He was a former slave turned coal magnate, churchman turned philanthropist, and wealthy Ohioan. In fact, at the time of his death, Robert Gordon was described as Ohio’s wealthiest Black man, having left a $200,000 estate (equivalent to nearly $5.7 million today).
A Cincinnati Black businessman, he amassed his fortune during slavery by dealing in coal while outwitting his white counterparts. After all, he was well-versed in the coal industry.
Born into slavery near Richmond, Virginia, around 1812, his owner, a Virginia coal merchant, and yachtsman, ran a coal yard where Gordon worked. Gordon ran the business over time and learned how to make extra money from the “slack”—leftover coal dust—that his owner allowed him to collect.
He saved money by selling the slack. Gordon bargained with his owner and bought his freedom in 1846 when he was 34 years old. He traveled to Cincinnati in 1847 after hearing that his fellow Blacks were doing well there. A year later, he purchased property along the Miami Canal on which to live and work. According to some historians, he spent $15,000 on a coal yard and hired bookkeepers. Gordon built his own river docks and bought coal by boatload. At the same time, he married Eliza Jane Cressup, a 24-year-old freeborn Black woman, and they had a daughter together.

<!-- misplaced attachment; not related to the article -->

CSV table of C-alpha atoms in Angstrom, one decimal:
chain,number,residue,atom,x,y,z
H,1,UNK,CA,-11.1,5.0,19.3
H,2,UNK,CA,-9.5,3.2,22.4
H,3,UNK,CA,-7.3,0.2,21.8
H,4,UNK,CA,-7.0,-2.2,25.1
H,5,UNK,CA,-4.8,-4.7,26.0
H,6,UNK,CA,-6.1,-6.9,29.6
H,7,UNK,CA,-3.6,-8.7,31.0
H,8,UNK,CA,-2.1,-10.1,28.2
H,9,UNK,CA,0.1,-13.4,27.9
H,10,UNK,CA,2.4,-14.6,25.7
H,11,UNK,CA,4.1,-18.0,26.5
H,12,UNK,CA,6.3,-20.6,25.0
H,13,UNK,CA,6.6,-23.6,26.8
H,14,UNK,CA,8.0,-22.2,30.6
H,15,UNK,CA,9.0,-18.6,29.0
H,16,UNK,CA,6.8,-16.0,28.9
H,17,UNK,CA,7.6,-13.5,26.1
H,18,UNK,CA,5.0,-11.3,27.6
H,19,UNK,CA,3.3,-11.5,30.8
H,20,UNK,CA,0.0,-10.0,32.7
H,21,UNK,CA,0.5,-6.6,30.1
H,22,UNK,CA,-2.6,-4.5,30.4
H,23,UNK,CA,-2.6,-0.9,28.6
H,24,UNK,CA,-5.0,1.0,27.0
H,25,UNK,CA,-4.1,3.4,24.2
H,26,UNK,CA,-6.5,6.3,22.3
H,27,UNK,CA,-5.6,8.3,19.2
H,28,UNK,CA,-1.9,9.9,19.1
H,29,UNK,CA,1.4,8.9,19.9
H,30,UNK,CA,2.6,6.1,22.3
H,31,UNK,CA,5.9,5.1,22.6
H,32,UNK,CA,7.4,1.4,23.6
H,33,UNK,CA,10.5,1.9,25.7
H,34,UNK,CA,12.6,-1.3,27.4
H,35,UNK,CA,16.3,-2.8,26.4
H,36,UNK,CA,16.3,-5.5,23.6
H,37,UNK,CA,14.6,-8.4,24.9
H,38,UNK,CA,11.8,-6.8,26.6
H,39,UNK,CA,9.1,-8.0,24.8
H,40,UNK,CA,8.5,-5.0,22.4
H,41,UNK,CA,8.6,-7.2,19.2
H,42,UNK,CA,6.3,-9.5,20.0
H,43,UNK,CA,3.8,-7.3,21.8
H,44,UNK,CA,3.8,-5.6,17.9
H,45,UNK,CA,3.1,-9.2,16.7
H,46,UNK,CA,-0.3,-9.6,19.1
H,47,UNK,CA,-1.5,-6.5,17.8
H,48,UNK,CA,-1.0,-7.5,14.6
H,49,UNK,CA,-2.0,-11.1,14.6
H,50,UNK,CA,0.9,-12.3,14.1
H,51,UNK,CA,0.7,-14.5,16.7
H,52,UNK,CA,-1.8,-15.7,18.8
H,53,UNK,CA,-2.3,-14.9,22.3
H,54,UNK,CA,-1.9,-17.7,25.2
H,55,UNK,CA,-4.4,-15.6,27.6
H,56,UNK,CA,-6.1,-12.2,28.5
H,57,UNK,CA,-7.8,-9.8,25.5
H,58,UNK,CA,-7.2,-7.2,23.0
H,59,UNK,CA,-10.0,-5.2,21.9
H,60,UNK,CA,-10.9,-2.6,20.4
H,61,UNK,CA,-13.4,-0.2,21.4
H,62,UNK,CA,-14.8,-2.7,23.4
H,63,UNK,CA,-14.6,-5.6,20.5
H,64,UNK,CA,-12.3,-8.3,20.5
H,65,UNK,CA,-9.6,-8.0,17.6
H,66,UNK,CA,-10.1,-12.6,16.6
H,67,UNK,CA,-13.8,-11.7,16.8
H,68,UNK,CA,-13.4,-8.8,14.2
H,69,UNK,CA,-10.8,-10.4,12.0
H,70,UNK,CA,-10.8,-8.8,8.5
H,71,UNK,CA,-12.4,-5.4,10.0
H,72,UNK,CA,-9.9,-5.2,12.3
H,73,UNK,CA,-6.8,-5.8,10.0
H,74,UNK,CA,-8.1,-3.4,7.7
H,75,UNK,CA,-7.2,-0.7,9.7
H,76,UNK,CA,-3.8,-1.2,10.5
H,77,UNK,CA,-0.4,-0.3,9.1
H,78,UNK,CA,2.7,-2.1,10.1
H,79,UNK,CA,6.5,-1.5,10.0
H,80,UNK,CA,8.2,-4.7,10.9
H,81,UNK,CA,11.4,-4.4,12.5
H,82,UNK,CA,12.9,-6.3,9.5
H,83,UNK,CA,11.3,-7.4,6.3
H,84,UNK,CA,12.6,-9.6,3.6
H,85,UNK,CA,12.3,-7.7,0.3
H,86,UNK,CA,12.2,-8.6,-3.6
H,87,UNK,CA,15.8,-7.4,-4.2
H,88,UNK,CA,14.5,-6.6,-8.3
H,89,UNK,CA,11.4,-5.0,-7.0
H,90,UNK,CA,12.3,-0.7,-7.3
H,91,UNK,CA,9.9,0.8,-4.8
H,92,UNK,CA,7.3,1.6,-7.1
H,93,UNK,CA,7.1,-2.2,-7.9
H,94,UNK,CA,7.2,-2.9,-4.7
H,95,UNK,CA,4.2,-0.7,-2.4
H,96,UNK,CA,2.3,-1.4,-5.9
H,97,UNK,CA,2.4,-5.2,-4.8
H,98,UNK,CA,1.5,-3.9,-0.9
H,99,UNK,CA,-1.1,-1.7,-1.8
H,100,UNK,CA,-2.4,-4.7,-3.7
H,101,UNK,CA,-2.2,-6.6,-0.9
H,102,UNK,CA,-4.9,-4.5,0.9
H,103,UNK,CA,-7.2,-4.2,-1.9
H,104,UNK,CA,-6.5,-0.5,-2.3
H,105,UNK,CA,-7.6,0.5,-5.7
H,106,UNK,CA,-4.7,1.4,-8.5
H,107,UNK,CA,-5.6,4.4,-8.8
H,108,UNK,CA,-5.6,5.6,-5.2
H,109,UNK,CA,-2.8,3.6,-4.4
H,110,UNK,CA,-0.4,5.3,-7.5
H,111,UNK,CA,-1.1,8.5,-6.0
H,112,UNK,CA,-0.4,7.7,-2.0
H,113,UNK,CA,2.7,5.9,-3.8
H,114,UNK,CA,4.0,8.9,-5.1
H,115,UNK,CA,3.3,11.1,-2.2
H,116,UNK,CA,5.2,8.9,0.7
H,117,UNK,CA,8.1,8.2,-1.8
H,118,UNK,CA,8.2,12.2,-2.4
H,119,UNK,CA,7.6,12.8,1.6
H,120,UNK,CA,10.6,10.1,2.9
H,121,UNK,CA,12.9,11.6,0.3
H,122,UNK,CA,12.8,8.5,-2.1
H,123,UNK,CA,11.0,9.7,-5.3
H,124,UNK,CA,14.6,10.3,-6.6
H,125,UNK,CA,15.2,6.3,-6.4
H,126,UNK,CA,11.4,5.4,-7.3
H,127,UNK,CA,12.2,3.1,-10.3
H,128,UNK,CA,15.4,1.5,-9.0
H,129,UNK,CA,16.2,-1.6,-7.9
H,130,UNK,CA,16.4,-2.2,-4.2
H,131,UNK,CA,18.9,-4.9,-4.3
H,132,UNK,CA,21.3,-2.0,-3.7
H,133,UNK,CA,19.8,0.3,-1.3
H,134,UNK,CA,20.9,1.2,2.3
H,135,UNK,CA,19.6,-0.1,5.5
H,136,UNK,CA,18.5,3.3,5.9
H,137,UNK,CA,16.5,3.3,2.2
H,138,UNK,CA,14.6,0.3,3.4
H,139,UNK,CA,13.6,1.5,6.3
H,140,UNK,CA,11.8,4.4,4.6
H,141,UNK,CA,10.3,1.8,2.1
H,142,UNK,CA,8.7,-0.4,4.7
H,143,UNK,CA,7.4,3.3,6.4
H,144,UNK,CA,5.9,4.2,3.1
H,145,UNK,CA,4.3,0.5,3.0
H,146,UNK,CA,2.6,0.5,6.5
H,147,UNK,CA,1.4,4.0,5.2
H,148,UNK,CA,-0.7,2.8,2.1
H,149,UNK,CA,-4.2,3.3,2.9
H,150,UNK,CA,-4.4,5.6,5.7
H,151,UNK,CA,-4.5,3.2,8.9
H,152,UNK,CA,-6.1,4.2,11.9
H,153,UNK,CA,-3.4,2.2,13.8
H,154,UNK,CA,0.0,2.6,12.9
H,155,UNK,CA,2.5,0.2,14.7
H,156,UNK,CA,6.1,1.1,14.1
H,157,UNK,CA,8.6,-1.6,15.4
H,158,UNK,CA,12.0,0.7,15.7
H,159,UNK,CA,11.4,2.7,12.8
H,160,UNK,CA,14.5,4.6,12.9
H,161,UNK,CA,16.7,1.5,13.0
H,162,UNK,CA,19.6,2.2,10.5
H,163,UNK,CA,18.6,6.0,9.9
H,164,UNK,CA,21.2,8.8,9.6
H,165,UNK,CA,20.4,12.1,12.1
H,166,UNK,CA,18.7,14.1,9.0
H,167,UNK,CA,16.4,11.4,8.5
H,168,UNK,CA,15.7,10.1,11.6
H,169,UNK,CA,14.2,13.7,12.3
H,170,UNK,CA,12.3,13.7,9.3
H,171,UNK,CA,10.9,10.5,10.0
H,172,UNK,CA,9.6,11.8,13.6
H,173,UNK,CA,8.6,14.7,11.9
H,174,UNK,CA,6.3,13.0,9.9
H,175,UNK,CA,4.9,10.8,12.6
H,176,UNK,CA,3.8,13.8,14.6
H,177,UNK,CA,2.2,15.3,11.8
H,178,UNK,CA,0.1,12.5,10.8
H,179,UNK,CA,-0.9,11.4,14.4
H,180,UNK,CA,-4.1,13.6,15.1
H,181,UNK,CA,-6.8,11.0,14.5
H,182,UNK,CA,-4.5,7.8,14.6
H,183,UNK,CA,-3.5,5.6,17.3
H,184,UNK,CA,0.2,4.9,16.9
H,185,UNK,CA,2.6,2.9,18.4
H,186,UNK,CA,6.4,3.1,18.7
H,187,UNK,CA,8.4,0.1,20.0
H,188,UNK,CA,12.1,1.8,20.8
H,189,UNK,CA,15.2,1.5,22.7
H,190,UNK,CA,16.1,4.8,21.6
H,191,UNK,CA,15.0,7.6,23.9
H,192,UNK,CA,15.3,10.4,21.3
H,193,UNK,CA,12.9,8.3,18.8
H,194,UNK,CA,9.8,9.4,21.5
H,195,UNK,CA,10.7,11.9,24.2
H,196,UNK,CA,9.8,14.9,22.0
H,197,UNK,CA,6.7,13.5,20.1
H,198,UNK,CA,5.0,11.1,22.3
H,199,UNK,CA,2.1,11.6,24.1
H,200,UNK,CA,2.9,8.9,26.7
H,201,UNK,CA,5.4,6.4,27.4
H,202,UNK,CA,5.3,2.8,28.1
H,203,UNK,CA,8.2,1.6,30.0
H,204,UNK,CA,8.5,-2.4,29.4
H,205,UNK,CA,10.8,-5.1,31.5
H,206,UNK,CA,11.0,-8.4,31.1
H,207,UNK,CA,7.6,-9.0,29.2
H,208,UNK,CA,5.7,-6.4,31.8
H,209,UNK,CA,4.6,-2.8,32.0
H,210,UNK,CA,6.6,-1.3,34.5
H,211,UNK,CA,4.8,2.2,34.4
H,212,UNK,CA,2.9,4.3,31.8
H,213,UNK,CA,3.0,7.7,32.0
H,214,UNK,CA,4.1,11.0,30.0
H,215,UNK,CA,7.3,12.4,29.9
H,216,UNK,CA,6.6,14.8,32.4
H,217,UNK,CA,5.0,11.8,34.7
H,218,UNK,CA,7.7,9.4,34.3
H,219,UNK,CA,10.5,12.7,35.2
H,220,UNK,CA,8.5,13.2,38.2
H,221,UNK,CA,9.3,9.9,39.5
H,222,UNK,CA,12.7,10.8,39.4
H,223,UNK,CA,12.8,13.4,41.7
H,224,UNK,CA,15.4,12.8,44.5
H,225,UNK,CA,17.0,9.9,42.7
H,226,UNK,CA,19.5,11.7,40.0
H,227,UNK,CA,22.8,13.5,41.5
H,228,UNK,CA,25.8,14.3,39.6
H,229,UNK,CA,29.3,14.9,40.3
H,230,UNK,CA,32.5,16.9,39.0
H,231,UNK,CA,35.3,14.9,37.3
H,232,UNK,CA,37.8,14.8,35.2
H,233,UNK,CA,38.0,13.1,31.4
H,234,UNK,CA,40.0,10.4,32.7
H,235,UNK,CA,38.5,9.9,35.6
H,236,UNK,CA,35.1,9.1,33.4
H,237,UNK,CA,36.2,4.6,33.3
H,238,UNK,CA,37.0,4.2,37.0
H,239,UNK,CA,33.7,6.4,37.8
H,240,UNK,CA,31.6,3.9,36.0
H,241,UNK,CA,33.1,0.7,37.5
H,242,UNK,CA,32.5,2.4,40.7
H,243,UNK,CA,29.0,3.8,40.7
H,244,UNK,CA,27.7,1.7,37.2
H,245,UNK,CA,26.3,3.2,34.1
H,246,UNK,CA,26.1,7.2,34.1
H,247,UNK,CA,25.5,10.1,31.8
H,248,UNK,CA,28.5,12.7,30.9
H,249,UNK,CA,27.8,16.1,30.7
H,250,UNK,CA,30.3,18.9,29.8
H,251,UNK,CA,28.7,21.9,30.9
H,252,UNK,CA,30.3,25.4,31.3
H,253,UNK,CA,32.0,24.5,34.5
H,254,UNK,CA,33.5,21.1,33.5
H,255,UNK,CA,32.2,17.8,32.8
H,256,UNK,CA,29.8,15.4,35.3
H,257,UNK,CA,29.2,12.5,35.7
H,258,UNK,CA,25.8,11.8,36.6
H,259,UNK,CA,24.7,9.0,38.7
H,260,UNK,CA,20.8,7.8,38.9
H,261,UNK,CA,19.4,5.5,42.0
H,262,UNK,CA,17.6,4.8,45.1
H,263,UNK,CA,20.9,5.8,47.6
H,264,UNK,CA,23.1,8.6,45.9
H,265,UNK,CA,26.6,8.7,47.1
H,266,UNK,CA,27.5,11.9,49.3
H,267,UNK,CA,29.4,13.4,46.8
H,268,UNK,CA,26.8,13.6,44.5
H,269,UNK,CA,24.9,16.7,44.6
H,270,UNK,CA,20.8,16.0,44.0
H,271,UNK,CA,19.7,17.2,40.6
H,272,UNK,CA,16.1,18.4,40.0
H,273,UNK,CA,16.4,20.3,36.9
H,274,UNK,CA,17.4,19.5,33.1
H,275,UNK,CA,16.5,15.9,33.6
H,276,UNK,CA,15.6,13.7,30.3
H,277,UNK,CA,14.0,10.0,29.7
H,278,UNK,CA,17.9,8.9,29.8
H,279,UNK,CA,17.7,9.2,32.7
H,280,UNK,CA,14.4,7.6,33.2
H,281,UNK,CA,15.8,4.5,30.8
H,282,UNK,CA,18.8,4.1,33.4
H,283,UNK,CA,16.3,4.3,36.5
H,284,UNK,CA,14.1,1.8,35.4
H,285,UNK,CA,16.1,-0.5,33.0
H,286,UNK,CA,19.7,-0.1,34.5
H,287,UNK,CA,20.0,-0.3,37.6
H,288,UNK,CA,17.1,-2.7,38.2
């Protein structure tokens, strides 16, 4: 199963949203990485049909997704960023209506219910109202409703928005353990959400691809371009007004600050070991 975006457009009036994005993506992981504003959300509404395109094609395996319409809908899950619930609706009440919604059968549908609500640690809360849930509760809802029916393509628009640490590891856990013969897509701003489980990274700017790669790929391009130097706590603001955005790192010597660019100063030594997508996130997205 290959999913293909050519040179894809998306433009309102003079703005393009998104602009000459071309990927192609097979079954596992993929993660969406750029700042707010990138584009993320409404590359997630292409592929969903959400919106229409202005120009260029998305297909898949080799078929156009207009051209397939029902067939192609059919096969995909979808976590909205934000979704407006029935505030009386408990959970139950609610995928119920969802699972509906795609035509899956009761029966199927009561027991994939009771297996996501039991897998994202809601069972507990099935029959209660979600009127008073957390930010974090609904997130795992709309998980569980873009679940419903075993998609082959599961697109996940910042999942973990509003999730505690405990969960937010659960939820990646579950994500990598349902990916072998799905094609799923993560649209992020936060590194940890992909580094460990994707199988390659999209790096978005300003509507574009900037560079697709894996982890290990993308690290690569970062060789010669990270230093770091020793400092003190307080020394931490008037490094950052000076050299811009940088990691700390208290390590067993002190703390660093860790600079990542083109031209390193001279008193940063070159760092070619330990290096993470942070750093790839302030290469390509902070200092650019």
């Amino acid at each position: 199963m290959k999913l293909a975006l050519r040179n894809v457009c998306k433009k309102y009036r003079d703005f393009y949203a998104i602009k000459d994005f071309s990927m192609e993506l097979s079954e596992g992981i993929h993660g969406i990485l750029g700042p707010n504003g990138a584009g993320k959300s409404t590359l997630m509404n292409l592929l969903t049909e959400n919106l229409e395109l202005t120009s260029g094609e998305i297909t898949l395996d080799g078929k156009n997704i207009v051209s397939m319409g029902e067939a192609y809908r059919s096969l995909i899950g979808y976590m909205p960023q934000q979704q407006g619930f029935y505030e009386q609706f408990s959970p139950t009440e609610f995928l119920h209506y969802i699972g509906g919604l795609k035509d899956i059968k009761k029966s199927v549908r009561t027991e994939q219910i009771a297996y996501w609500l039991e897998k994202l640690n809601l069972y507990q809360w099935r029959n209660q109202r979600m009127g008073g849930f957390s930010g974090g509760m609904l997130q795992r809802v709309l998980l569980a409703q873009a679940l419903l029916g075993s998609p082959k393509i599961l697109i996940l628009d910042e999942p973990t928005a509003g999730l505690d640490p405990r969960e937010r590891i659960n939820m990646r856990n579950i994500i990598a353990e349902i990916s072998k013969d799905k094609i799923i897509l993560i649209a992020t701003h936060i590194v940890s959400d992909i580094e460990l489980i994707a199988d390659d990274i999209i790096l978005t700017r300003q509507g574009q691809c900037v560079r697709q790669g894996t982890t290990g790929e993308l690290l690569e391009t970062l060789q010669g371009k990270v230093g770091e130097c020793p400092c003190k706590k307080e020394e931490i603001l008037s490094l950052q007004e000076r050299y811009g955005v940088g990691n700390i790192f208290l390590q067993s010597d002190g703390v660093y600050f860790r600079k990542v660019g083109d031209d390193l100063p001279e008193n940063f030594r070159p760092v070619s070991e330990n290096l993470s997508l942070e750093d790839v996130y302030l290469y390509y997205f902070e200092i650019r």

As Gordon rose to prominence as a well-known coal dealer in Cincinnati, his white colleagues in the industry attempted to undercut him by lowering their prices.
Gordon devised a solution. He hired biracial men who could pass for white to purchase cheaper coal from his competitors. Gordon’s coal reserves remained when his competitors were unable to obtain more coal due to freezing weather.
Gordon later retired from the coal business in 1865, moved to the affluent neighborhood of Walnut Hills, and transferred the majority of his investments to real estate. He died in 1884 and is remembered today in Cincinnati for his philanthropy. According to records, he donated coal to Cincinnati’s Military Hospital during the Civil War. Gordon’s estate established a home for elderly Black women in Cincinnati as well as an asylum for “colored orphans.” He also built several Black schools and served on the Cincinnati Board of Education.
Overall, Goeff Sutton of the Walnut Hills Historical Society writes, “…the most striking thing about Gordon & Co. (Gordon’s coal business) was that it thrived for nearly twenty years, organically growing from small beginnings to larger premises and prominence, and passing to Black successors.”